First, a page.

Posted by: Patricia Salkin | October 27, 2019

OH Appeals Court Upholds City Code Prohibiting the Keeping of Chickens in Residential Districts

This post was authored by Matthew Loeser, Esq.

For approximately seven years, Appellant Richard G. Simpson, Sr. had kept eight hens, a chicken coop, and an enclosure on his property. After Appellant began keeping chickens in order to feed his family, the City sent violation notices to Appellant and two other individuals in the City’s residential districts that were keeping chickens. The notice instructed the parties to remove the chickens from their property on or before February 1, 2017. Appellant appealed the violation to the Planning Committee, which stayed the violation pending further consideration by City Council. In June 2017, the City Council voted to place Resolution 17-R-505 before the voters, which would authorize the keeping of chickens in residential districts in the City. Following the ballot was defeated at the polls, the other two residents voluntarily removed the chickens from their property following. In this case, Appellant appealed the granting of summary judgment in favor of Appellee, City of Columbiana, as well as the denial of his cross-motion for summary judgment, in this action by the City for declaratory judgment and for preliminary and permanent injunction to require Appellant to comply with City Ordinance Nos. 1260.05,1260.35, 1268.02, and 1270.02.

On appeal, Appellant first challenged the trial court’s decision that keeping hens, a coop, and an enclosure constituted a violation of the ordinances. Specifically, he contended that the hens were a hobby and did not constitute an “agricultural use”, or “poultry husbandry.” The court found, however, that the keeping of chickens fell within the unambiguous definition of “agriculture” in section 1260.35, as Section 618.05(d)(1)(5) of the Code defines poultry as “livestock,” which was defined as “any other animal that is raised or maintained domestically for food or fiber.” Here, Appellant conceded that he acquired the chicks as a source of protein to feed his family. Furthermore, Appellant’s argument that the term “husbandry” requires commercial sales failed because the use of the term in the Code, the definition of the Ohio Supreme Court, and its common meaning did not include a commercial element. Accordingly, the court held that the trial court did not err as a matter of law in finding that Appellant was engaged in “poultry husbandry” in a residential district, in violation of Section 1270.02.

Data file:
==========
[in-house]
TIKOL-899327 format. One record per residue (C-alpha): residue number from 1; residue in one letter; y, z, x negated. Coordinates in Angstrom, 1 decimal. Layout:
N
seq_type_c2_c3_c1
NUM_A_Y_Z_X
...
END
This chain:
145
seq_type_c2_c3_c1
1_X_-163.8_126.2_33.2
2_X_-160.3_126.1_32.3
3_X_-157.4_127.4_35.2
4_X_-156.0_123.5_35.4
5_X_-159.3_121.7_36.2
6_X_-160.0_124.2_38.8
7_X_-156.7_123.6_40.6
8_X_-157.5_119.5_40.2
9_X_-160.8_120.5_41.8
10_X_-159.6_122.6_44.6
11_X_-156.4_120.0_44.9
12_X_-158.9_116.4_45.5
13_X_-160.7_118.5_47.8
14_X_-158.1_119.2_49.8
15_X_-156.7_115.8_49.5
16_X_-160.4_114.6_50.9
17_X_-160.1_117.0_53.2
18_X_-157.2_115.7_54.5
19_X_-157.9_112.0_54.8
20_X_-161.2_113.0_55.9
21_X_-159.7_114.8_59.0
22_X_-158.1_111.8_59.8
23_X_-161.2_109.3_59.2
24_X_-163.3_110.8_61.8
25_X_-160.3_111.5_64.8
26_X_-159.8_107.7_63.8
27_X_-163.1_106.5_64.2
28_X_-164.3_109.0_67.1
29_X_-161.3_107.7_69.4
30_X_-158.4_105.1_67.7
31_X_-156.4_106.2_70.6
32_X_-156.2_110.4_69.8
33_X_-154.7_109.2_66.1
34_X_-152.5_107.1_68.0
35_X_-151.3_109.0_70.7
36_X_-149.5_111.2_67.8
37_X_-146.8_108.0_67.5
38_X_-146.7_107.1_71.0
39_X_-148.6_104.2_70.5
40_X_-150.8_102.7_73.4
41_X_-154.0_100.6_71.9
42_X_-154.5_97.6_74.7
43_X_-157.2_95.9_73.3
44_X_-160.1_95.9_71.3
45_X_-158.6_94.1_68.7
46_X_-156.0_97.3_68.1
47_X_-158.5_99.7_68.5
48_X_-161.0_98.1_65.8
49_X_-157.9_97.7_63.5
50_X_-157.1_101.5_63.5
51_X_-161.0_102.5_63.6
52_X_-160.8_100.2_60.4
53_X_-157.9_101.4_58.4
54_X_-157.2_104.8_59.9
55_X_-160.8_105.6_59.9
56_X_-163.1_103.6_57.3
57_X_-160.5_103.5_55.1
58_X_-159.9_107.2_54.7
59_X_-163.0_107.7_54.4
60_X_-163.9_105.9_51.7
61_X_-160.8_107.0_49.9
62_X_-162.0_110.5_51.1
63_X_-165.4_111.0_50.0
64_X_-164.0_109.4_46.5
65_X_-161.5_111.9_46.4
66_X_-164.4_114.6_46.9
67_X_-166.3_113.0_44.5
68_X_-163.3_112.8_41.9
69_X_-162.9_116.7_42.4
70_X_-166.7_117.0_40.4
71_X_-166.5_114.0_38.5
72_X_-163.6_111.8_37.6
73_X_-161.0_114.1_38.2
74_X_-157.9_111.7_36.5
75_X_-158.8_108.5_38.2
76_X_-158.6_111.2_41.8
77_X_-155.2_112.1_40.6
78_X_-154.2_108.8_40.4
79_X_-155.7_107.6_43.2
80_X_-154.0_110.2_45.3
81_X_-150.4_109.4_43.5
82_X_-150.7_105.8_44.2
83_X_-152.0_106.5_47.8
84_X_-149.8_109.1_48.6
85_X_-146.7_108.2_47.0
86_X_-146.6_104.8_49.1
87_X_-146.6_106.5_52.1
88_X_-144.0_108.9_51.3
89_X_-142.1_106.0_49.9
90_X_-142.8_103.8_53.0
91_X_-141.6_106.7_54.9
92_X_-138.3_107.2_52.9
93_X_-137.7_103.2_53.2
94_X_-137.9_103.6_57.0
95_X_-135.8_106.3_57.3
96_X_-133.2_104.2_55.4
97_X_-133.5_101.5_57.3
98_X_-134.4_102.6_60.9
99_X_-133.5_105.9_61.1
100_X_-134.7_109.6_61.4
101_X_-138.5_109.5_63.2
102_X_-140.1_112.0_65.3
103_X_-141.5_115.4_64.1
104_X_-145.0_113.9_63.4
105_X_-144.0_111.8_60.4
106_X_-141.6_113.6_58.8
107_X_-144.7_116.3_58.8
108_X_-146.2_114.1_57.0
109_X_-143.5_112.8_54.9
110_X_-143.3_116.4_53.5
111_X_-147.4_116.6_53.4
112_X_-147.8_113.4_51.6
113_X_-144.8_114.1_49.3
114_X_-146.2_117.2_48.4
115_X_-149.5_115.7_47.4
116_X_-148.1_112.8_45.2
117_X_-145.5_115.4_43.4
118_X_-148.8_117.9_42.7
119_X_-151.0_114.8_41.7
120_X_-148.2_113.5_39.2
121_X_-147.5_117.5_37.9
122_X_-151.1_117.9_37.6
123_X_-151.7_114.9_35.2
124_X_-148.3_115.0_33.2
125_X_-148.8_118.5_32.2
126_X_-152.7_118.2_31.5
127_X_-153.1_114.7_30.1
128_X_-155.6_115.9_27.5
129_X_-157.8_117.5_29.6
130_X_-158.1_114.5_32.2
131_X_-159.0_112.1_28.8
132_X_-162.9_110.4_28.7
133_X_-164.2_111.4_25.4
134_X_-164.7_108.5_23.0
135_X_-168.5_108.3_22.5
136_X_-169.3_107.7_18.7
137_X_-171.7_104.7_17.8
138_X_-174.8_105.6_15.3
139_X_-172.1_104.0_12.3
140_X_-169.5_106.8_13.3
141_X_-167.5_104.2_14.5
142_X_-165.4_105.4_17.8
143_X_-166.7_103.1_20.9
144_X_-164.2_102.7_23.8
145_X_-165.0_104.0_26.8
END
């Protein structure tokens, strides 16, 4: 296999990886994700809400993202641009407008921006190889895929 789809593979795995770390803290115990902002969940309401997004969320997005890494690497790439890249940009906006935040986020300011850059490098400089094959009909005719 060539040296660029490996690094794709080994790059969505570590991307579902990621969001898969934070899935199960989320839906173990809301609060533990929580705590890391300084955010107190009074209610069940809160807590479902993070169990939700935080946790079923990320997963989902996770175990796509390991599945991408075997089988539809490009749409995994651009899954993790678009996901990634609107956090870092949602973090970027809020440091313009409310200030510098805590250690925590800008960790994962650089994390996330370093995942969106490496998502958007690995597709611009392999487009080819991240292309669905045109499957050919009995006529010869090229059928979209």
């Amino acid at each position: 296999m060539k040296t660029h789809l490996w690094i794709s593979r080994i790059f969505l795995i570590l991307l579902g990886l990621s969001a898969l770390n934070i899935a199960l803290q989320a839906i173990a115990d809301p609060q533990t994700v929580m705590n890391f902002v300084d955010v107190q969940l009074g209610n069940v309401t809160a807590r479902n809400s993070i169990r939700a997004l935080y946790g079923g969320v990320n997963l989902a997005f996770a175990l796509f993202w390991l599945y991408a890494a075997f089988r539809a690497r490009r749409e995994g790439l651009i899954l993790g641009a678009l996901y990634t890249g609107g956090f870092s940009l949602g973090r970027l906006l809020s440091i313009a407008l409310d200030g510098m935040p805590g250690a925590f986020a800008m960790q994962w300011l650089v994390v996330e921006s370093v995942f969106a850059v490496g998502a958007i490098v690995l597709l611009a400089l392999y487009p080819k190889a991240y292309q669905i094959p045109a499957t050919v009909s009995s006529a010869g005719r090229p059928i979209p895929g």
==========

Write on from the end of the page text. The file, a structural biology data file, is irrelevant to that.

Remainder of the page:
Next, Appellant contended that “because he acquired the hens, coop, and enclosure prior to the first time that the City applied the legislative scheme against a City resident, his property was a legal non-conforming use. This claim was rejected, as the court found the application of the four ordinances in this case was not the functional equivalent of an amendment, as the keeping of chickens in a residential district was a violation of section 1270.02.

Appellant lastly argued that Section 1270.02 was arbitrary and unreasonable since his hens, coup, and enclosure were not a nuisance, he was not engaged in an agricultural use, and husbandry required a commercial element. The Code did not prohibit the keeping of chickens in the City in its entirety, but instead limited the practice to agricultural districts. Additionally, the ordinance had a substantial relation to the public health, based on concerns and objections raised by city residents and local veterinarians regarding the potential threat to the health of City residents. Based on the presumptive validity of the ordinance, and the deference accorded to the legislative enactments of municipalities, the court held that the ordinance prohibiting the keeping of chickens in residential districts was neither arbitrary nor unreasonable.

City of Columbiana v Simpson, 2019 WL 4897158 (OH App. 9/30/2019)

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